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  • Writer's pictureVien R. Guenther

El Santuario de Chimayo - New Mexico, U. S. A.

Updated: Jan 8, 2023

About forty minutes north of Santa Fe, New Mexico, in the foothills of the Sangre de Cristo Mountains, lies the tiny community of Chimayo. The Tewa Indians named the village “T’si Mayoh”, after one of the four sacred hills above the valley. On our way to Taos, we stopped here to visit El Santuario de Chimayo, a pilgrimage church visited by thousands of pilgrims and visitors internationally. The village of Chimayo was founded in the 17th century by Spanish settlers, in the fertile valley that was nourished by the Santa Cruz River. The town contains many neighborhoods called plazas. One is called El Potrero de Chimayo, where the said pilgrimage church is located. Many believe a miracle happened 200 years ago at the site where the church stands today.

El Santuario de Chimayo


The area around Chimayo was inhabited by the Pueblo Indians since the 12th century. The Spanish arrived here initially to convert the natives to Christianity, but then in 1680 the Puebloans revolted, thus ending the Spanish commitment to the region. In 1693 the Spanish re-conquered New Mexico, led by Diego de Vargas, and regained control of the area. The newly arrived Hispanic families scattered along the Santa Cruz River and in the village of El Potrero. The settlers committed themselves to a miraculous crucified image of Christ of Guatemala known as Our Lord of Esquipolas. The villagers became experts in farming, raising stock and weaving wool. Their present-day descendants are still accomplished in those skills and are famous for high-quality weaving, horse and sheep raising, fruit orchards and red chilies. Chimayo is also famous for traditional Hispanic and Tewa Indian Arts such as wood and tin working, pottery and other Indian crafts.


From Santa Fe to Chimayo is about forty minutes-drive via US-84 W/US Highway285 heading north. Then head northeast to La Puebla Road/88 and on 76/Santa Cruz-Chimayo Road.


El Santuario de Chimayo, originally called Santuario de Nuestro Señor de Esquipulas, was first built in 1813 then expanded in 1816. The villagers built this church on land owned by Don Bernardo Abeyta, a member of Penitentes, which performs the rituals of penance, and a member of the brotherhood that kept the catholic faith alive in New Mexico.

There are several versions on how this site became popular to many pilgrims. One legend says, in 1810 Abeyta saw a light shining from the hillside near the Santa Cruz River. Upon digging with his bare hands, he found a large crucifix with a dark image of Christ, immediately associating it with Our Lord of Esquipulas. He notify Fr. Sebastian Alvarez, who took it to the nearby Santa Cruz church, but the next day the crucifix was gone and they found it again where it was originally found. By the third time that this mystery happened, Abeyta and Fr. Alvarez realized they needed to build a church at the original spot.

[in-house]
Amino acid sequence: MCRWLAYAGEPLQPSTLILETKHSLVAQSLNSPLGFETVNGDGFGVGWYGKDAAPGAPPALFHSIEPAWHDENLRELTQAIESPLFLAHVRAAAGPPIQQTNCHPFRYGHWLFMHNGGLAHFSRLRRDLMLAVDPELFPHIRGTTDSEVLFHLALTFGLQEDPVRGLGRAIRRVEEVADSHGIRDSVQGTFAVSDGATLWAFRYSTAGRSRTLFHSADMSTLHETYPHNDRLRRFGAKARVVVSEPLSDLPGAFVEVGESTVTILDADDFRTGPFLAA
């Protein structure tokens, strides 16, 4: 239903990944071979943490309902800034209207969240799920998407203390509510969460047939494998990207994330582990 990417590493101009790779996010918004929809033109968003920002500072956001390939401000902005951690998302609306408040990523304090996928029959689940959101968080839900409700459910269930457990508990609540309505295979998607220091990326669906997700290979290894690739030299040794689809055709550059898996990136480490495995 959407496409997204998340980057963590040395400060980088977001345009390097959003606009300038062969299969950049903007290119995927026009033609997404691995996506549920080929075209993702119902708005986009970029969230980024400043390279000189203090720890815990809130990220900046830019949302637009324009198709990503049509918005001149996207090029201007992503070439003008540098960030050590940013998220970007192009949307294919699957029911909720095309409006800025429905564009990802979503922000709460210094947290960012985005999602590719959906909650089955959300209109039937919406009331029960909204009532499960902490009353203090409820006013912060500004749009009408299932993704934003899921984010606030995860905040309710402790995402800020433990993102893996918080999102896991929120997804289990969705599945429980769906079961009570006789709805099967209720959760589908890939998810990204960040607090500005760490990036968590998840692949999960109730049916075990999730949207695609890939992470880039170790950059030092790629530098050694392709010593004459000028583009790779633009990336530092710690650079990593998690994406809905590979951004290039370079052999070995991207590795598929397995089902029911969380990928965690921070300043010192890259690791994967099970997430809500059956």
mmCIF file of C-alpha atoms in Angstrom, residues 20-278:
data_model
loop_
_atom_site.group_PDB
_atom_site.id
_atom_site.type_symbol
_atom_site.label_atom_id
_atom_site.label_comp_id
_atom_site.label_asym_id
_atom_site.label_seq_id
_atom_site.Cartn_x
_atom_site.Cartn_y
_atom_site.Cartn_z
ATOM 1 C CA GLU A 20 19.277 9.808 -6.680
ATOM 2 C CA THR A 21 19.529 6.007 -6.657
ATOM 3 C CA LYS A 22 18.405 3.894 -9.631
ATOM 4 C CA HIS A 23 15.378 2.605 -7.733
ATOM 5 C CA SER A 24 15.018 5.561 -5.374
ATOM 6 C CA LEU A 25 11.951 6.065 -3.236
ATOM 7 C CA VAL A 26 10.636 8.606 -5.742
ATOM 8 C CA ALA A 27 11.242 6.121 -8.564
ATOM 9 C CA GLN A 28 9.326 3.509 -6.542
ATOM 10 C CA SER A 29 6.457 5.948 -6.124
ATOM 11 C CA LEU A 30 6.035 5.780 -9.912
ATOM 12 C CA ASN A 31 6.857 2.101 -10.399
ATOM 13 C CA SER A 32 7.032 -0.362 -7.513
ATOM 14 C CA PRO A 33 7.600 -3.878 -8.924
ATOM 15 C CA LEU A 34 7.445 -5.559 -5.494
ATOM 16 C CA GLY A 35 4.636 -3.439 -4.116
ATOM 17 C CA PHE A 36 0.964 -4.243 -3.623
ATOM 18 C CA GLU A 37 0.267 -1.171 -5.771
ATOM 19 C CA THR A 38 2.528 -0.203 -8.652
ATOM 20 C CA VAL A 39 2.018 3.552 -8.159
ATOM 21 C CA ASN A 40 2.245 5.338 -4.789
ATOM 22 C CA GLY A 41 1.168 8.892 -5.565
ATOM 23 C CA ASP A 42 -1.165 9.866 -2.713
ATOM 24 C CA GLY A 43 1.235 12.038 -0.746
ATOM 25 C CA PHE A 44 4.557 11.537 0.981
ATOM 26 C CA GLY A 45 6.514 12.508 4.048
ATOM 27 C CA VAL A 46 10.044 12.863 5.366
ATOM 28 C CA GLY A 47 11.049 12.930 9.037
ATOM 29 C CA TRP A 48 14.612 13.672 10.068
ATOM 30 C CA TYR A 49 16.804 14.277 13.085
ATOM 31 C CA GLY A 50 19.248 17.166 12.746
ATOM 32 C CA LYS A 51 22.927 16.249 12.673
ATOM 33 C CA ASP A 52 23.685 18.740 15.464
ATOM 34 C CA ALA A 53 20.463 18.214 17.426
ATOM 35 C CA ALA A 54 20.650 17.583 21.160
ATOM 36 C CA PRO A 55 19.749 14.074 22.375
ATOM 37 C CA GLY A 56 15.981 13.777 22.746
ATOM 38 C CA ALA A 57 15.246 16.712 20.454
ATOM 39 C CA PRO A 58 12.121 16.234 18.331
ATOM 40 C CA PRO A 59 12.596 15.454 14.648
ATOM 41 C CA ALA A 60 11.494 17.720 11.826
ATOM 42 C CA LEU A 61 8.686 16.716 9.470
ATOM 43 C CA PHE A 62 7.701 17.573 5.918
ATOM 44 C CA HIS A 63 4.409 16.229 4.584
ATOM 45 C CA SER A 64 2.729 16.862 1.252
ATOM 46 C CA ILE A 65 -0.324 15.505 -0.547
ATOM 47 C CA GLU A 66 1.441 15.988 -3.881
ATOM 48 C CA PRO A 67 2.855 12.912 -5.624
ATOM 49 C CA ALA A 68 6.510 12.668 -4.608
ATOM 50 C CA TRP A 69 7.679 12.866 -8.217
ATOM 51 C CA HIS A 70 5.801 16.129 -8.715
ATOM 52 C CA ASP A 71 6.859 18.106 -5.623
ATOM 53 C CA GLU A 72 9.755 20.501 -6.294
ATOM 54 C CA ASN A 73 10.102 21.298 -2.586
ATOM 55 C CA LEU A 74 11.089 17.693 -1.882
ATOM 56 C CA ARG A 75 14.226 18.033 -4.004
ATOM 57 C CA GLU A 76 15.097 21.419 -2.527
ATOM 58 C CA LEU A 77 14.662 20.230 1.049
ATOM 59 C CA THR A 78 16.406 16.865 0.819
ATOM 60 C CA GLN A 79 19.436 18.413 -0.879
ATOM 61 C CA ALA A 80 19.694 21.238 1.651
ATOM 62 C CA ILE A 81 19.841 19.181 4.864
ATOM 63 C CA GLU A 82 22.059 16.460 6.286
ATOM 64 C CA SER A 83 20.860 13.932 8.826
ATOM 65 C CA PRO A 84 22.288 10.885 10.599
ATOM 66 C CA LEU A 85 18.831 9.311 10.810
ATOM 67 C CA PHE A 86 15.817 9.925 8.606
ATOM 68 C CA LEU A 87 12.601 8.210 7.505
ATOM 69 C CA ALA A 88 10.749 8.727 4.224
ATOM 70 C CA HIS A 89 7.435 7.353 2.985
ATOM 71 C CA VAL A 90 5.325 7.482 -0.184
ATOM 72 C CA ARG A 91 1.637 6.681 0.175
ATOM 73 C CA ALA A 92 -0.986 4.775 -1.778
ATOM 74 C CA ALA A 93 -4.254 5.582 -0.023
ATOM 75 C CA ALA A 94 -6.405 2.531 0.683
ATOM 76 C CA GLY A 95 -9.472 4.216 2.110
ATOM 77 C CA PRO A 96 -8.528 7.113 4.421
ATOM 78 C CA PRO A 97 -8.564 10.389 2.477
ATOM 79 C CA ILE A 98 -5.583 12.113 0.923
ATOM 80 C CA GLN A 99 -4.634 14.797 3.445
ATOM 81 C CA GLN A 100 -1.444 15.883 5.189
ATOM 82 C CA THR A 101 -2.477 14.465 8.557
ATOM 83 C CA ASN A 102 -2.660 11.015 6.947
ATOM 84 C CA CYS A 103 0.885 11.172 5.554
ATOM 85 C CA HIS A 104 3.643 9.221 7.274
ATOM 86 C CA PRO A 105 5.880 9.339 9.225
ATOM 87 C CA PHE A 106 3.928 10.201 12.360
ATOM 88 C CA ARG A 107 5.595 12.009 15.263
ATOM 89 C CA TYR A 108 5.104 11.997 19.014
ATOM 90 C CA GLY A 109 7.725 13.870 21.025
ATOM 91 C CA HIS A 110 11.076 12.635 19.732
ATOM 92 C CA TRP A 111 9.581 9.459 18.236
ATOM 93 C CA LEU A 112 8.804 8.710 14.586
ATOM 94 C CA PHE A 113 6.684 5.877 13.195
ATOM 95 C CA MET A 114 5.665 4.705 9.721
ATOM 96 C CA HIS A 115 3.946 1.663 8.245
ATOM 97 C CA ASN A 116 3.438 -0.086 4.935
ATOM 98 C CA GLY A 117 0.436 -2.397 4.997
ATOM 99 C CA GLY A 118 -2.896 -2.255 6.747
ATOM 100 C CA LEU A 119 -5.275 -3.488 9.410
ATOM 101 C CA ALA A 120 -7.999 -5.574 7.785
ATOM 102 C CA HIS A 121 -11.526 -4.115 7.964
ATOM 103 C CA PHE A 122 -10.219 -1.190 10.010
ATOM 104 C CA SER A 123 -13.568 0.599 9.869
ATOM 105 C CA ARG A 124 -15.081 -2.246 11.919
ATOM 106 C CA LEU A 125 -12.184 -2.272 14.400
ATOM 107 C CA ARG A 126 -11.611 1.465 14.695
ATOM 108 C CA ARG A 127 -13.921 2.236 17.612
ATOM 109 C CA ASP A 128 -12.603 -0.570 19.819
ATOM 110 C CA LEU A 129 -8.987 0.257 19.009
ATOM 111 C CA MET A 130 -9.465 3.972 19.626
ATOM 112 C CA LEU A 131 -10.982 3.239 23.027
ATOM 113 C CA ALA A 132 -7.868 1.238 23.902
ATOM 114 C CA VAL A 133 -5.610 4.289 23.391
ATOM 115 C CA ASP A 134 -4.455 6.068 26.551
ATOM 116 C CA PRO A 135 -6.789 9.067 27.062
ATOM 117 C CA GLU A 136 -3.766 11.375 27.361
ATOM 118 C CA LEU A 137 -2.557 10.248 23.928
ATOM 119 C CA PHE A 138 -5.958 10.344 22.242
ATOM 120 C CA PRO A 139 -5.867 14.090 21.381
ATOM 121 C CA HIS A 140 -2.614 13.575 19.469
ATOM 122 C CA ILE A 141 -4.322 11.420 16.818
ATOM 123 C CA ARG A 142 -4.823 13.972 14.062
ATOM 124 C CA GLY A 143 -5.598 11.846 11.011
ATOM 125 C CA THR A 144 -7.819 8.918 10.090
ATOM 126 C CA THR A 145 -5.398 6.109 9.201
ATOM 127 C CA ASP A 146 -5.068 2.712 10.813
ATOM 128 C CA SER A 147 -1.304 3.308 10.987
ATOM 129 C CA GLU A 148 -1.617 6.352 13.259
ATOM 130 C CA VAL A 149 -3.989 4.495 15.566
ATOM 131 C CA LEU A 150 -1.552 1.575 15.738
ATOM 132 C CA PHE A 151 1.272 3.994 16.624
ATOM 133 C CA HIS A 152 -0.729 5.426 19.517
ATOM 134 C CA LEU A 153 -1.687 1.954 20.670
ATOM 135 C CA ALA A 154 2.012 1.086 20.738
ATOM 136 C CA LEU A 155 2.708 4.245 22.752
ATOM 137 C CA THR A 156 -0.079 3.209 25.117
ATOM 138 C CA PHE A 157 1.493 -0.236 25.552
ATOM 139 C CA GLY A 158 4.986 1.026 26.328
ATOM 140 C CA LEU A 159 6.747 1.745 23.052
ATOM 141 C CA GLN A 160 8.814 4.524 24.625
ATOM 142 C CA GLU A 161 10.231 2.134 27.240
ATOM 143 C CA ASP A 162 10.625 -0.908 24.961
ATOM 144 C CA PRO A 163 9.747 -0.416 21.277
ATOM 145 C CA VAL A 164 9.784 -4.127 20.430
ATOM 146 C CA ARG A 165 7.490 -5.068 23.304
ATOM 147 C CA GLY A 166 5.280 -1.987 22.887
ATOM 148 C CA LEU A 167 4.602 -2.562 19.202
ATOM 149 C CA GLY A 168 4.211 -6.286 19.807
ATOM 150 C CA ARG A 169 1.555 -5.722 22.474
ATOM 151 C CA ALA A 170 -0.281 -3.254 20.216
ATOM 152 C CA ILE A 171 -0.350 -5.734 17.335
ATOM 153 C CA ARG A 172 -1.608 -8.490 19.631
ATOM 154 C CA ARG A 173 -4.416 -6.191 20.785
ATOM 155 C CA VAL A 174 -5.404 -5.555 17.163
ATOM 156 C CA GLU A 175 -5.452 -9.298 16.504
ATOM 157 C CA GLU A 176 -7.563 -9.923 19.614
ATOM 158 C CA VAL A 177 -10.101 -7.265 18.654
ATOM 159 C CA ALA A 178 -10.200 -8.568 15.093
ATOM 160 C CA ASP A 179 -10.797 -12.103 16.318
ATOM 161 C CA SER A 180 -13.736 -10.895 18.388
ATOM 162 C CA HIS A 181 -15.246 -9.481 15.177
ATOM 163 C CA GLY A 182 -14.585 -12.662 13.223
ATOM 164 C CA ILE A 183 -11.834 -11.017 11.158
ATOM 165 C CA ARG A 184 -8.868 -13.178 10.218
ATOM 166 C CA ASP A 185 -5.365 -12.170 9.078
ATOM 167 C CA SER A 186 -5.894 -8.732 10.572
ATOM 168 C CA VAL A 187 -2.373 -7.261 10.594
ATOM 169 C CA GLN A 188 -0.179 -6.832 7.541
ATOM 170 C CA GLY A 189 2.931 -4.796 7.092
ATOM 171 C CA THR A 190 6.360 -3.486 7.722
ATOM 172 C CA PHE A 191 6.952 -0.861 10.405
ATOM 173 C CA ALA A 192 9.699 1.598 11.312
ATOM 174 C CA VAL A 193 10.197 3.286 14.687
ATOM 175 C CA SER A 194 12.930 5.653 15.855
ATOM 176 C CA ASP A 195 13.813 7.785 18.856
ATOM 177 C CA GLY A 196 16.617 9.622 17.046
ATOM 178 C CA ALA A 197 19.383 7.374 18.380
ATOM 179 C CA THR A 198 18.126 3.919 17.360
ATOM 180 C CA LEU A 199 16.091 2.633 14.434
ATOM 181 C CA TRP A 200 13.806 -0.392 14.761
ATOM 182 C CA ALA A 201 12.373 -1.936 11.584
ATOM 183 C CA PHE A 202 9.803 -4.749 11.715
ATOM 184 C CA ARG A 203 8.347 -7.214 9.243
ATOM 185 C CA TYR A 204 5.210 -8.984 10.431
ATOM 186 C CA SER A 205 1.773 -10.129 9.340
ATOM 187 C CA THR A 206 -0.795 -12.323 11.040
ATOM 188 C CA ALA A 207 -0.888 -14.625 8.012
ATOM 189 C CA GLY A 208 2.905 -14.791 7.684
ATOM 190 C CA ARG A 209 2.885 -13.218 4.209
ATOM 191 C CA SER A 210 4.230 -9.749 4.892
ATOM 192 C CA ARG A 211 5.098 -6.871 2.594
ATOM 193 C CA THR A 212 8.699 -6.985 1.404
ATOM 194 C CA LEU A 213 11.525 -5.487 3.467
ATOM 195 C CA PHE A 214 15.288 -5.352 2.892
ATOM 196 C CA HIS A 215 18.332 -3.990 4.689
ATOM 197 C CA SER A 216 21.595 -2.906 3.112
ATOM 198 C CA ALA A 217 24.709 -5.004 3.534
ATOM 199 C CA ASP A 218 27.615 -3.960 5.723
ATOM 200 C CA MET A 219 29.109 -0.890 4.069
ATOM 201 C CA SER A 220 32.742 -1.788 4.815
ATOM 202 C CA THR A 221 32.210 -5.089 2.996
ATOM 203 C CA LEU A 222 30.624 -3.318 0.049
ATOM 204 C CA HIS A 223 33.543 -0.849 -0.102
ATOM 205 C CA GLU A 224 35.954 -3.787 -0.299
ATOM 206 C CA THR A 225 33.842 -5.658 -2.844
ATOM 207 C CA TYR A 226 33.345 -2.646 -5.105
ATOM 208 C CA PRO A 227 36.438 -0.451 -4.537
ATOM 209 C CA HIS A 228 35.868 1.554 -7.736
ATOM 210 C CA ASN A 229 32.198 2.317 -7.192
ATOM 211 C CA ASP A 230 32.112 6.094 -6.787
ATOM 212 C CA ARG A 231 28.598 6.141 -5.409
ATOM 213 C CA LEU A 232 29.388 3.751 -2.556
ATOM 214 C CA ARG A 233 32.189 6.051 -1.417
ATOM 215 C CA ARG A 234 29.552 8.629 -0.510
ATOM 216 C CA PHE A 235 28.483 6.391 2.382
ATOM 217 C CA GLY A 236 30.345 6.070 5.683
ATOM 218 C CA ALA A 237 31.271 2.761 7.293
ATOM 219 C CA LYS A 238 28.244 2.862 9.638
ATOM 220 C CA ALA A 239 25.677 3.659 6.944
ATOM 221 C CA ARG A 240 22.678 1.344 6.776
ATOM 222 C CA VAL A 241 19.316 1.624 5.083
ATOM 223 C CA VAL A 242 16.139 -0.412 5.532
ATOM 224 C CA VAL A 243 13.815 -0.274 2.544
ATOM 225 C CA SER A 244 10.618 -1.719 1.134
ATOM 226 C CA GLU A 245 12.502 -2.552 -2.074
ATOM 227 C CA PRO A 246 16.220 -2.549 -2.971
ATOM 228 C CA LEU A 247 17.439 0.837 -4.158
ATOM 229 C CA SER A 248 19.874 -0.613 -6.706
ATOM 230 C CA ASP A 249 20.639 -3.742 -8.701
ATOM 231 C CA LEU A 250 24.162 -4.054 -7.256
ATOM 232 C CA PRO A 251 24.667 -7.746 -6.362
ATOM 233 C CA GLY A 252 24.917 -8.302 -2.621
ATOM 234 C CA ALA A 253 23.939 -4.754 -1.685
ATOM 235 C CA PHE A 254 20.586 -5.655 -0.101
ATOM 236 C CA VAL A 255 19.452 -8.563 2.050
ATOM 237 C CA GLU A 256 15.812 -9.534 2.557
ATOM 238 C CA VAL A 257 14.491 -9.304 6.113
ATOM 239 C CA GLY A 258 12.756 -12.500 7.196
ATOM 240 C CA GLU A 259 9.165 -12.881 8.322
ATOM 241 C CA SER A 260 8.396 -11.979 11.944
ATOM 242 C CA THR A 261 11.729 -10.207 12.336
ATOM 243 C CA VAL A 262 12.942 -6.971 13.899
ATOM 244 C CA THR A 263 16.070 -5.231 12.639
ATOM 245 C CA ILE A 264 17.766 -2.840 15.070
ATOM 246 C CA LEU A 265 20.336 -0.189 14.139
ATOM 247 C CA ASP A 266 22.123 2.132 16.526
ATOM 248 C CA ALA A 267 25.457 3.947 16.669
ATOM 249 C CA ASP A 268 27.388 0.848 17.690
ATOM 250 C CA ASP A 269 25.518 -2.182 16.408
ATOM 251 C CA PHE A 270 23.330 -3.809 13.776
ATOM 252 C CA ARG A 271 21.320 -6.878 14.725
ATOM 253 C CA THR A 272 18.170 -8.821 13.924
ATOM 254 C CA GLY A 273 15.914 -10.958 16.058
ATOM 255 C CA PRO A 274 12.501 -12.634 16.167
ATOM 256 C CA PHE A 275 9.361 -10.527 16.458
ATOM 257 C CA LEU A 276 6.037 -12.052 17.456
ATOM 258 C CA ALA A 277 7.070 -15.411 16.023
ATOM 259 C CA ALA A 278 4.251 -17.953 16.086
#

According to Tewa Indians, the same spot had earlier been a sacred place to many Indian tribes, where originally a spring rich in iron and other minerals bubbled up from the ground. The spring has since dried up.

A church was built in 1813, and with pilgrimages increasing, the church started to grow and it was replaced with a larger shrine in 1816. The church is charmingly hand-constructed, full of odd angles, built of wood and adobe. The church and the two towers were once flat-topped; the sloped roof and wood caps on the towers were added in the 1920’s. An archway leads to a courtyard before the entrance to the church.

Within the church is the "el pocito", the small pit of Holy Dirt located in a small room which many people claim to possesses remarkable curative powers. Since pilgrims take small amounts of this dirt, the church replaces it with about 25 to 30 tons annually from the hills nearby. Skeptics claimed that holy dirt in this pit is unwarranted. There is also a designated place where canes, braces and wheelchairs hang on the wall, a testimonial from people cured from what ailed them.

El Santuario de Chimayo became known as the "Lourdes of the Southwest," as “the church of many miracles,” and one of the most important catholic pilgrimage centers in the United States. It is one of the most visited pilgrimage churches in the world, attracting thousands of pilgrims and tourists, close to 300,000 visitors a year, most especially on Holy Thursday and Good Friday. Some walk from as far away as Albuquerque. This shrine was declared a National Historic Landmark in 1970.

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